The Witness uses a number of different methods to tell its story. The player encounters panel puzzles, environmental puzzles and cassette tapes that present ideas to contemplate.
The panel puzzles, for example, attempt to teach the player lessons such as separating differently coloured squares. The game also aims to show that scientific truth is not the only kind of truth.
In a world full of digital clutter, The Witness is one of the rare games to make use of authentic voice work. The narrator’s conversation with the man about his sister’s death stands out for its eloquence and earnestness.
It’s a reminder that the truth is not necessarily rooted in the hard sciences. Poetry and art, as well as human interpretation and experience, have their place in finding “ultimate” truth.
The final location, a junk pile of concept art, puzzles and quasi-game design studios, is a commentary on the nature of game development. It’s a way of saying that even if the player never finds any big truths, it’s still important to keep looking. After all, it is how we create meaning in the world around us.
A large part of what makes The Witness compelling is how incredibly thoughtful it is about its own gameplay. Its puzzles are based on a variety of rules, communicated in a series of carefully crafted and masterfully hidden panels. The early ones ask you to draw a line from A to B on simple grids, while later panels ask you to form silhouettes or change your viewpoint.
And these rules are layered and combined for some truly devious puzzles. For instance, a sequence of symmetrical puzzles teaches you that a black dot in one field can be separated from a white dot in another by drawing a line between them. That information can be applied to other mazes later in the game, making them much harder.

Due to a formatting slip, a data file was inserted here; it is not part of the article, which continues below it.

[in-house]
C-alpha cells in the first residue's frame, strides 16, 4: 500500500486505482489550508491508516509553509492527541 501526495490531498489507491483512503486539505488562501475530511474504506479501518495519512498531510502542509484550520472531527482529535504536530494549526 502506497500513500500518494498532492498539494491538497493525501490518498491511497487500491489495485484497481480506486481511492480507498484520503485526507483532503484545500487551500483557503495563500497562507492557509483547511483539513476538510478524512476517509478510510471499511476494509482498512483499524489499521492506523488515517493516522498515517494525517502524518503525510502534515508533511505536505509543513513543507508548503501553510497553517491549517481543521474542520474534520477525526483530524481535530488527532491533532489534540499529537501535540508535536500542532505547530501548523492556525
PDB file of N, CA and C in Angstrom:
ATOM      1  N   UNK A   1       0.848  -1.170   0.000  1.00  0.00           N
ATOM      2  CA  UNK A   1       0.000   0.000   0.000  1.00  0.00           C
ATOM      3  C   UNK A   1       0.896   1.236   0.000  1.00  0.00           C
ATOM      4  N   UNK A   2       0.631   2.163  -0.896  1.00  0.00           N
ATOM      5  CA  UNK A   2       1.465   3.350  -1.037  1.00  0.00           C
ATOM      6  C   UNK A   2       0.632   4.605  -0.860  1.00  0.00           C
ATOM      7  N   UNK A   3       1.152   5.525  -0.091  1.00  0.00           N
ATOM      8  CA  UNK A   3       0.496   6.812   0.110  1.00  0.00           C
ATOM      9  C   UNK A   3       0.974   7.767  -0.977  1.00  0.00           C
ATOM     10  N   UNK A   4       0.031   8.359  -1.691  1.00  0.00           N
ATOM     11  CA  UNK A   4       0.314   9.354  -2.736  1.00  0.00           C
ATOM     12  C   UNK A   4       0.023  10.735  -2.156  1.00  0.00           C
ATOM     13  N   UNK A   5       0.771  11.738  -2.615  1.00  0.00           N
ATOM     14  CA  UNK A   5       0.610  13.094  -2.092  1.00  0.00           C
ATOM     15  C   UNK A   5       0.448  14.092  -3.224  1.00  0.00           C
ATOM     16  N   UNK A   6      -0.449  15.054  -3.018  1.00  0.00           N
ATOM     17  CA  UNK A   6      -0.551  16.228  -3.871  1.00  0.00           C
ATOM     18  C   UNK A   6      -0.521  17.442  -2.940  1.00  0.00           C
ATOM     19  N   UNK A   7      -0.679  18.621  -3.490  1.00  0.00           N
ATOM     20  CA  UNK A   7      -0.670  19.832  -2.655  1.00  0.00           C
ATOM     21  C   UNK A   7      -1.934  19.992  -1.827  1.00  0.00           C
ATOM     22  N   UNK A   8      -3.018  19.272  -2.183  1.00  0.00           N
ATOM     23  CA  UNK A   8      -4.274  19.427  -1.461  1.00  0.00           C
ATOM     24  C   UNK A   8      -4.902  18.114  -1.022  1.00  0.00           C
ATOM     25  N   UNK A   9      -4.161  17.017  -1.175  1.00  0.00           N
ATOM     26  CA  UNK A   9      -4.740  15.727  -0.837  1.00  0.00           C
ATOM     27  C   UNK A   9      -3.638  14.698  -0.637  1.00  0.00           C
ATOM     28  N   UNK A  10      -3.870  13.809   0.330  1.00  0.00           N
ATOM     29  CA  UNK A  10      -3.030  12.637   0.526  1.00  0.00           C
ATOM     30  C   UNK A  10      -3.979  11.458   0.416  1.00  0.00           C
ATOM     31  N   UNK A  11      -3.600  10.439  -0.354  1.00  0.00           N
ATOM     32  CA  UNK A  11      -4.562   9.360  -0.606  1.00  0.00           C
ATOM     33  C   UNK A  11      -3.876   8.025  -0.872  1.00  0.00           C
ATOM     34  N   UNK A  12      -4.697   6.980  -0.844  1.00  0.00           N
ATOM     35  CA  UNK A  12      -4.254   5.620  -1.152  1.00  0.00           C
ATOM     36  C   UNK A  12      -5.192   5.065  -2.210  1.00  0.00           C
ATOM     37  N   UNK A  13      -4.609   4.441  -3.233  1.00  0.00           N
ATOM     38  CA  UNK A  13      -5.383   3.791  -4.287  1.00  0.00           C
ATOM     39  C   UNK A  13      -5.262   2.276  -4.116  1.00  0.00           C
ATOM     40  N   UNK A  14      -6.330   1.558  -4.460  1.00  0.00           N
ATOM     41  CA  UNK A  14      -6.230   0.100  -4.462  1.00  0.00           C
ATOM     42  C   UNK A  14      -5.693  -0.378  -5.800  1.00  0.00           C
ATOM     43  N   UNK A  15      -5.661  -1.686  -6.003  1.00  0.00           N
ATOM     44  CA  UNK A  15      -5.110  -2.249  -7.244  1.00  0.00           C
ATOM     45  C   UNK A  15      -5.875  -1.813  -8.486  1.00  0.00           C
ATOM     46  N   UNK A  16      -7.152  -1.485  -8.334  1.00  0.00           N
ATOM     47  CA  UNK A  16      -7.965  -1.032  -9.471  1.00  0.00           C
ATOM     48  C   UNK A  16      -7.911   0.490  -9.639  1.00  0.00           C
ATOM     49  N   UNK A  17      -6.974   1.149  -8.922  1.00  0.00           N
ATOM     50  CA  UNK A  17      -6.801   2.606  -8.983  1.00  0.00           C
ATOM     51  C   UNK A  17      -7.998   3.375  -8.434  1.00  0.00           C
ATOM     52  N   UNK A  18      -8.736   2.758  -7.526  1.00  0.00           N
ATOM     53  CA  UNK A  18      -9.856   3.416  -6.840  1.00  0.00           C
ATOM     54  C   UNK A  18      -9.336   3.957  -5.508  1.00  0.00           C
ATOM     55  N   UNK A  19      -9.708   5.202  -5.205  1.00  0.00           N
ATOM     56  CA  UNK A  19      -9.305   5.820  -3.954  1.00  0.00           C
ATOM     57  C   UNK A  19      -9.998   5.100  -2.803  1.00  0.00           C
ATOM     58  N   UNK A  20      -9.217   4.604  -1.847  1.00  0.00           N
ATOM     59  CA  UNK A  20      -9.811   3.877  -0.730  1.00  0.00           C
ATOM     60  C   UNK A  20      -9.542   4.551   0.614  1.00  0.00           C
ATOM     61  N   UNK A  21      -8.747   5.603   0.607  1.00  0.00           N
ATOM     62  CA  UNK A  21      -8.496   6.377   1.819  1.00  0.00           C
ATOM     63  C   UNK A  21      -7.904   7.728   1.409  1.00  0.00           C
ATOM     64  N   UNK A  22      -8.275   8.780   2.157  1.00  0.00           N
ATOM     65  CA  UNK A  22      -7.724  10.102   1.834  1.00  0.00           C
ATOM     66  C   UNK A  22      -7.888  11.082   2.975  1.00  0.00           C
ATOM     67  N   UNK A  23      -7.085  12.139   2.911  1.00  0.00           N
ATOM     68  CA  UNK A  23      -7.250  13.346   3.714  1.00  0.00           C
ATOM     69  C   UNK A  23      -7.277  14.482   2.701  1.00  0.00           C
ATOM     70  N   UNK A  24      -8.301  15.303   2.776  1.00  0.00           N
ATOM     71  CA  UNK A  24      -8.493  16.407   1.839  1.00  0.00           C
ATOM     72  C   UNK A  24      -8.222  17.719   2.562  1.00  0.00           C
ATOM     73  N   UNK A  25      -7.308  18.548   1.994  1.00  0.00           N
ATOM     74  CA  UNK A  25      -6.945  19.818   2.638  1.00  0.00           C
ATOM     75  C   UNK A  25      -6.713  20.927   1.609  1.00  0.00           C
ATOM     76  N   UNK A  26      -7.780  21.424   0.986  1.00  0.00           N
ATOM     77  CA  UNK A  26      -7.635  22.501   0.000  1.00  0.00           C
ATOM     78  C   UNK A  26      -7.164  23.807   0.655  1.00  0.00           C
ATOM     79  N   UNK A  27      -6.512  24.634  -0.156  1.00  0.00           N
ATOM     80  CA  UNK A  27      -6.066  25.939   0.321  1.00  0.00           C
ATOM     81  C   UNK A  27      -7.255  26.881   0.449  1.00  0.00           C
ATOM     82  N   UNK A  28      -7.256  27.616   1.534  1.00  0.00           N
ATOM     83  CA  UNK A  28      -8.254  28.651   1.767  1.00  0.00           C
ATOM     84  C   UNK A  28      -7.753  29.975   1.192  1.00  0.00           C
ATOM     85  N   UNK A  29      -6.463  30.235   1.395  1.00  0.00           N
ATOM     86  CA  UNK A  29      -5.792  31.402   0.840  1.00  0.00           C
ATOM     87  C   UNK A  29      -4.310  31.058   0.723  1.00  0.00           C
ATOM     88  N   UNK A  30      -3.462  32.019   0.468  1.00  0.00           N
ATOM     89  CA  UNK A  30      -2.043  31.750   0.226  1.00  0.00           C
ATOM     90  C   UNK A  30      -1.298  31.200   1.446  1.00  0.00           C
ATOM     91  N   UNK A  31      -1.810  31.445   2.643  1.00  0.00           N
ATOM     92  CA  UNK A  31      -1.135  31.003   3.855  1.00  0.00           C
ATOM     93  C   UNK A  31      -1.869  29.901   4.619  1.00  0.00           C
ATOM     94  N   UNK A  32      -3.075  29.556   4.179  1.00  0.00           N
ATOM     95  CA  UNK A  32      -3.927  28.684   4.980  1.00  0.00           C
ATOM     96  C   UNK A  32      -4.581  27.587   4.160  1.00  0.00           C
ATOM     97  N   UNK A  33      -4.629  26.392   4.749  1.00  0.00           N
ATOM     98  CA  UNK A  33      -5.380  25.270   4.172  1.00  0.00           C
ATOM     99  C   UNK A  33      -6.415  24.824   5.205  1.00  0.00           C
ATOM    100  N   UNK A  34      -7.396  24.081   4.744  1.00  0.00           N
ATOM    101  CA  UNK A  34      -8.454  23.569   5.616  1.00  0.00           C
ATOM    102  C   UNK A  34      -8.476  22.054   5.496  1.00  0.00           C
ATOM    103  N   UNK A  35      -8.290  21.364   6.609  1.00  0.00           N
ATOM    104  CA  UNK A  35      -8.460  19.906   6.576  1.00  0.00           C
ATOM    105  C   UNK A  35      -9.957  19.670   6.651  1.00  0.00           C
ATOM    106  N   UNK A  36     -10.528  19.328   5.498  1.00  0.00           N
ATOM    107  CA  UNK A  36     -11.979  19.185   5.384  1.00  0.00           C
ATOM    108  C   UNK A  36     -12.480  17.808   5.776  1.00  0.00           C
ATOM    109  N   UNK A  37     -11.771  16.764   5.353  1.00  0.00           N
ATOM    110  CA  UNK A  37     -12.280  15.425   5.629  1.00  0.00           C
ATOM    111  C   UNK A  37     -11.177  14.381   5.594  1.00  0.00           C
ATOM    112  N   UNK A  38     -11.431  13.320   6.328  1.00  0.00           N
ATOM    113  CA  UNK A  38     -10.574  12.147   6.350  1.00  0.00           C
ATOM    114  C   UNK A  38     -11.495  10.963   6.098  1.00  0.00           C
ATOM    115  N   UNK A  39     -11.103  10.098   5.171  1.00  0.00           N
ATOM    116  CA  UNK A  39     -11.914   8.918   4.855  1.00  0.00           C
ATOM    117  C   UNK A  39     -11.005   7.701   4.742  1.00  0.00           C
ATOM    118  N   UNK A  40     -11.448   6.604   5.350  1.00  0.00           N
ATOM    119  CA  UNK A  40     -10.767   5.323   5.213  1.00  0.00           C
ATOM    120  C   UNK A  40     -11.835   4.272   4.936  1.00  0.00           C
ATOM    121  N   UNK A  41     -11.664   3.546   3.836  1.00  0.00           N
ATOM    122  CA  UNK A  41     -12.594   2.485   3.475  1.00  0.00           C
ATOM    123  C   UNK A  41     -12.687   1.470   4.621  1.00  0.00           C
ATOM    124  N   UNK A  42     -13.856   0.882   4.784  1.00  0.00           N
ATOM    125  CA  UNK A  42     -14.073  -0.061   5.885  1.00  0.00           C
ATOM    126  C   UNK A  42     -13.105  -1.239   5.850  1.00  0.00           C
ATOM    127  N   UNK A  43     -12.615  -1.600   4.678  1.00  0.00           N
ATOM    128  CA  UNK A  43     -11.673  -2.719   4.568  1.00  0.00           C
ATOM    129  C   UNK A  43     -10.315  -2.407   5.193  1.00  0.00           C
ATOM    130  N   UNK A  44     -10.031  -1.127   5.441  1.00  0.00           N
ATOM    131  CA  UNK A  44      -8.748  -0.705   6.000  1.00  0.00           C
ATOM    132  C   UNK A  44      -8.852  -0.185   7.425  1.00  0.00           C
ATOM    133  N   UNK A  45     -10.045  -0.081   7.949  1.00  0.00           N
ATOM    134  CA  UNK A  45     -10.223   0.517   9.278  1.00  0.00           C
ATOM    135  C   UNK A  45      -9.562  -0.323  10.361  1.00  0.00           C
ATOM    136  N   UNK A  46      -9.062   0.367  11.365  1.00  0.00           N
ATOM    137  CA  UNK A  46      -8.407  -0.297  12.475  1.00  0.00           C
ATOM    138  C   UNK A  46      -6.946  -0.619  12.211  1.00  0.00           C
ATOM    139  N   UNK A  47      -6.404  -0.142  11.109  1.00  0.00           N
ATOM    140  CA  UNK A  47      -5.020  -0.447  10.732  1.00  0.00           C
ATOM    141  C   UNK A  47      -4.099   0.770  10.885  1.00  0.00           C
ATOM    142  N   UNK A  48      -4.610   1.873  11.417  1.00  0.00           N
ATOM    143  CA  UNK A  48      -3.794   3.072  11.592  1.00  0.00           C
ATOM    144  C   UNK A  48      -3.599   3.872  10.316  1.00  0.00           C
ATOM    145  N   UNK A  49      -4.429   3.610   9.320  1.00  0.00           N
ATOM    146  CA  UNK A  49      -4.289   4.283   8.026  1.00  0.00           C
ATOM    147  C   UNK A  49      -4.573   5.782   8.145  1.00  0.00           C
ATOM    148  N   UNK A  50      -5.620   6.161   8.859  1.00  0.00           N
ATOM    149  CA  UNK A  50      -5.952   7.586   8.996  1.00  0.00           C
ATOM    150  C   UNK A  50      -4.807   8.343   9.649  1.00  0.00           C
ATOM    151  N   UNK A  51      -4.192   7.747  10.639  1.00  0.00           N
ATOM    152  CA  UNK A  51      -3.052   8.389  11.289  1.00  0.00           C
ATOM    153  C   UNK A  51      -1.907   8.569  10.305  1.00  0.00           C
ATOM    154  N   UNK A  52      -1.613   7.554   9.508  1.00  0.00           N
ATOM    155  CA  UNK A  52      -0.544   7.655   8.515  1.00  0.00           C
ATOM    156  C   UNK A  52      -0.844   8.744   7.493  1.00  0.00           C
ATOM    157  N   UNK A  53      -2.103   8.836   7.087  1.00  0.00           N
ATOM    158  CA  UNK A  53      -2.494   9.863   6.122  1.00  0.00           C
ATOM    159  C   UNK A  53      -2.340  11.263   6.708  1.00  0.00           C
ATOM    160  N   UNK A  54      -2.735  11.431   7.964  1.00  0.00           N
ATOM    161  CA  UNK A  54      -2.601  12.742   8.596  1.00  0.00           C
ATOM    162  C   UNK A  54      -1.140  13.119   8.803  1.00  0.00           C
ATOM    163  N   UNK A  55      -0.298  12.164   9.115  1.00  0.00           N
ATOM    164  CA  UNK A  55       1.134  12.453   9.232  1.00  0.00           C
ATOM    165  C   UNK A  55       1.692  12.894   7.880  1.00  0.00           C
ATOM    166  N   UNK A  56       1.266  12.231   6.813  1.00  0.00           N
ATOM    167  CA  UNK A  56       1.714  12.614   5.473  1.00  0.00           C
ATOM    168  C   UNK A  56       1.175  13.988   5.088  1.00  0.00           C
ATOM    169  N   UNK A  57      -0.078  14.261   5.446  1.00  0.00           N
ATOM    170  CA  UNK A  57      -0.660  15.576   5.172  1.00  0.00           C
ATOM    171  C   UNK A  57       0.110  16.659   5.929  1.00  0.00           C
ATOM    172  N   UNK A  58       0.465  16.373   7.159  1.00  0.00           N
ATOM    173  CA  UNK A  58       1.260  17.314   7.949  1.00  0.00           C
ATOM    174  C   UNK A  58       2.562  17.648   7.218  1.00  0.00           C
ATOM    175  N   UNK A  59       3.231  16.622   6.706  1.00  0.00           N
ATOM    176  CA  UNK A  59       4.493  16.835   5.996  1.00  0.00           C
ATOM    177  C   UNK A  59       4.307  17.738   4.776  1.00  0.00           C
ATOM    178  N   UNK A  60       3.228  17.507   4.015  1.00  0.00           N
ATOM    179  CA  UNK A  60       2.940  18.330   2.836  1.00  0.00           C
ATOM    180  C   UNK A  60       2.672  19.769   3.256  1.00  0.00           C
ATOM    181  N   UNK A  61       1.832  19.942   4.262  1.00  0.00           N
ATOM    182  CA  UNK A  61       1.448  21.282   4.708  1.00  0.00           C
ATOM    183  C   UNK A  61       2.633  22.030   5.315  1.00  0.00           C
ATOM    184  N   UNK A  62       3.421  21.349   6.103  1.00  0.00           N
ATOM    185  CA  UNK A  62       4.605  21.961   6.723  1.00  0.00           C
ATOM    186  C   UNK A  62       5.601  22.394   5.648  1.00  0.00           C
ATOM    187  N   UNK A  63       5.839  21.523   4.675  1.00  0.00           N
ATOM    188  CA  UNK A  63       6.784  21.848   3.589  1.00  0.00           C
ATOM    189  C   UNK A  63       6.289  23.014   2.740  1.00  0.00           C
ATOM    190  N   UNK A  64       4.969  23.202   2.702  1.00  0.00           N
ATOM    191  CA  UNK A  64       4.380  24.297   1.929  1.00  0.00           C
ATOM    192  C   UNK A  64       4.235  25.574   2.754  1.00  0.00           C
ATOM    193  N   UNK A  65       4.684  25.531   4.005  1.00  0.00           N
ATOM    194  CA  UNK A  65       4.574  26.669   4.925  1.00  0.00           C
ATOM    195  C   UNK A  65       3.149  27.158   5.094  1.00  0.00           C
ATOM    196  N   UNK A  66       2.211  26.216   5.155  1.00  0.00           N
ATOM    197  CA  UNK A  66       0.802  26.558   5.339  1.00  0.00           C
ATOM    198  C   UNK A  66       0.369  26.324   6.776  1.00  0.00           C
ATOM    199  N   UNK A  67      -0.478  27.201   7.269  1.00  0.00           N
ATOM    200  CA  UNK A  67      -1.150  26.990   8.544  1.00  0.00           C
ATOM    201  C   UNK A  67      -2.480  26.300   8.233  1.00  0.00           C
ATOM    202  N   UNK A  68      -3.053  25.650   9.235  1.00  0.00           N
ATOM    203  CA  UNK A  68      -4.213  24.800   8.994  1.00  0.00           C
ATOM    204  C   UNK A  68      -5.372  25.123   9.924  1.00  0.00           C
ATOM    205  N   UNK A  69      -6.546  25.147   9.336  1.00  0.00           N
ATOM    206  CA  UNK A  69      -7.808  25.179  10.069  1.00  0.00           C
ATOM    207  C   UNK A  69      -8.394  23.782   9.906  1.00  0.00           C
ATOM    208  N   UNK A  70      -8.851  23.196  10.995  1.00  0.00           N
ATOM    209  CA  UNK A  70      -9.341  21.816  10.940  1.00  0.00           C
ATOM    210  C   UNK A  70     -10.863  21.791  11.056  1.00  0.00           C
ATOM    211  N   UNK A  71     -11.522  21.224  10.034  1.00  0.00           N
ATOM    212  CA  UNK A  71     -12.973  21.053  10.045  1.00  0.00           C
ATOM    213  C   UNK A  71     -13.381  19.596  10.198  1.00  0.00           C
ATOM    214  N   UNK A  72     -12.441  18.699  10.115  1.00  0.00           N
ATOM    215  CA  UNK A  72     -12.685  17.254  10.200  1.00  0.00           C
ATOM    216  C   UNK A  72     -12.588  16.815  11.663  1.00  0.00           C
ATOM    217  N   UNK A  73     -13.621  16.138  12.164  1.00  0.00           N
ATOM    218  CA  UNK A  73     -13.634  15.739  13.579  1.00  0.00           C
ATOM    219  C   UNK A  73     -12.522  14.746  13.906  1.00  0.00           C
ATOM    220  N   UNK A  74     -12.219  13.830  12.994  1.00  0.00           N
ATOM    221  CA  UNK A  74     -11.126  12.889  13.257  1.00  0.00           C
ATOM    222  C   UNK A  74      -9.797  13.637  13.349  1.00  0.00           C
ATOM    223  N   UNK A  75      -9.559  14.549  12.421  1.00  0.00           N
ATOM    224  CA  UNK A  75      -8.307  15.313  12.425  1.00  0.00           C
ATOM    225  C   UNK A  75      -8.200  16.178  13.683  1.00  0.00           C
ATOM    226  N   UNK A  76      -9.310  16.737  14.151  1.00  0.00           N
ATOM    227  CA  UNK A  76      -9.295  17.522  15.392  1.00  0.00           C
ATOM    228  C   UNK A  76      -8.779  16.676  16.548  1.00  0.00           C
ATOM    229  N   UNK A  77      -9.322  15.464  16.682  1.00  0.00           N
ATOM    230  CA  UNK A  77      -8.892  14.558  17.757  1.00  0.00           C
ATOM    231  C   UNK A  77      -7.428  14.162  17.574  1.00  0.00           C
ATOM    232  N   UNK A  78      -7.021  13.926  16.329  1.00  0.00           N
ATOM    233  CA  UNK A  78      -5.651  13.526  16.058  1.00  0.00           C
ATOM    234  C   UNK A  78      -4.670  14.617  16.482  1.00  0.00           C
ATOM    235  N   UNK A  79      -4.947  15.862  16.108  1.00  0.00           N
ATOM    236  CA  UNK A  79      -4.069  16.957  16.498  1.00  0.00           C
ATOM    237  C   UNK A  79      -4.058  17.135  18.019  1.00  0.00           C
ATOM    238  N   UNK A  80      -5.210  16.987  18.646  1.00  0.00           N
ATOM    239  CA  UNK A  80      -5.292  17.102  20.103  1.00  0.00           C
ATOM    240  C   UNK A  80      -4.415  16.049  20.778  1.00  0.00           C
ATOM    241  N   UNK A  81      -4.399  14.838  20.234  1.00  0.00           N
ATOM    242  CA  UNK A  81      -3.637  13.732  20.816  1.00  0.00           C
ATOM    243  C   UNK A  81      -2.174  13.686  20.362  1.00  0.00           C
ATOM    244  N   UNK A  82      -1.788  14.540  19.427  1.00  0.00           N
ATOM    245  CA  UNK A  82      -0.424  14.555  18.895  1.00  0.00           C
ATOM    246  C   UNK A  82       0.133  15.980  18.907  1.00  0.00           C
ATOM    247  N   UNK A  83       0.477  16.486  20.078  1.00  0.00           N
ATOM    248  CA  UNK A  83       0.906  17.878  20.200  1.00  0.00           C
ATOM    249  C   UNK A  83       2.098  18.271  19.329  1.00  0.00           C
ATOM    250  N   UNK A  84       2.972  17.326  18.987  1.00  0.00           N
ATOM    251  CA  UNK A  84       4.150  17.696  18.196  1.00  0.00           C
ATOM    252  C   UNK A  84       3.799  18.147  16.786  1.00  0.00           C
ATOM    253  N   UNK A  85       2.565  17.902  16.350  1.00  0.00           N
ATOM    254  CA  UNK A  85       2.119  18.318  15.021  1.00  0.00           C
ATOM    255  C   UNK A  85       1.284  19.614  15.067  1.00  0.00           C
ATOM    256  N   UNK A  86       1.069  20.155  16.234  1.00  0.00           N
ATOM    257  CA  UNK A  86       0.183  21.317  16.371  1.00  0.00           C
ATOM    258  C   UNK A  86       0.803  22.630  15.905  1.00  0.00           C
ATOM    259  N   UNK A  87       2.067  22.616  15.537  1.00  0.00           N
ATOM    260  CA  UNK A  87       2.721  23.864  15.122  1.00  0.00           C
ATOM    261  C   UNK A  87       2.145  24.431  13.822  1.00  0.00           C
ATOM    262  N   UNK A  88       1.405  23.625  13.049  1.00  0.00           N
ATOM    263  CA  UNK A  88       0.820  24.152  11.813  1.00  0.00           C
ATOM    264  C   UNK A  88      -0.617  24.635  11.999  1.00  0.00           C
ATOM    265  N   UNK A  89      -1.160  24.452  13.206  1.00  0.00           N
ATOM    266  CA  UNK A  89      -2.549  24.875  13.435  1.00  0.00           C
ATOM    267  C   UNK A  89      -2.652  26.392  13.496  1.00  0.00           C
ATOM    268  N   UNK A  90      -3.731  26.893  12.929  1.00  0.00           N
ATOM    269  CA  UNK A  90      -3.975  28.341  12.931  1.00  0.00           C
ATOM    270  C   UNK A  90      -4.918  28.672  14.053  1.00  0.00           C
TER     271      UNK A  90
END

One of the reasons that The Witness has blown up into one of this year’s most talked about games is its dozens of brain-testing puzzles. There are over 500 of them, and each of them introduces a new idea to the game.
The most common puzzle type is the line-based challenge, where you have to separate differently colored squares with a single line. These are some of the simplest puzzles in the game, but they’re still challenging to get right.
The Witness is also fond of adding in observational puzzles, which require you to notice environmental cues in order to solve them. These are often tricky, especially when they involve sound — a big problem since The Witness’s audio is mostly ambient. The bunker in the game’s castle is a great example of this.
While the puzzles in The Witness are fantastic, it is in the gorgeous landscape that one finds the most profound revelations. From desert ruins to fortress keep to zen monastery, each region embodies the philosophy of a pre-modern civilization that lived on the island.
The cassette tapes, for example, exhibit opposing viewpoints: Burke believes that one can understand objective reality through science while Spira contends that one can only comprehend subjective reality through personal experience. However, The Witness never outlines its intention of stimulating critical thinking with these tapes; the minimalist presentation deprives the player of context.
Additionally, the non-linearity of The Witness prevents the player from establishing that these quotes and ideas matter to its story content. As a result, the player is left to assume that these tapes and quotes simply exist in The Witness’s world for the purpose of being analyzed.
Unlike the mindless run and gun FPS’s that are so popular nowadays, The Witness relies heavily on the player to pay attention to their surroundings. That’s especially true when it comes to the sound design, since even slight inconsistencies between something as simple as footfalls could potentially reveal a puzzle solution.
The game’s sound designer, Andrew Lackey of Atlanta based Wabi Sabi Sound, knew exactly what he wanted the audio to feel like for The Witness, but that meant creating an entirely new set of sounds for this new world. He went on to describe the challenges he faced, as well as some of the more surprising results that came out of his work on this unique game.
Learn more about the Hall of Witness and Hall of Remembrance through this downloadable audio tour.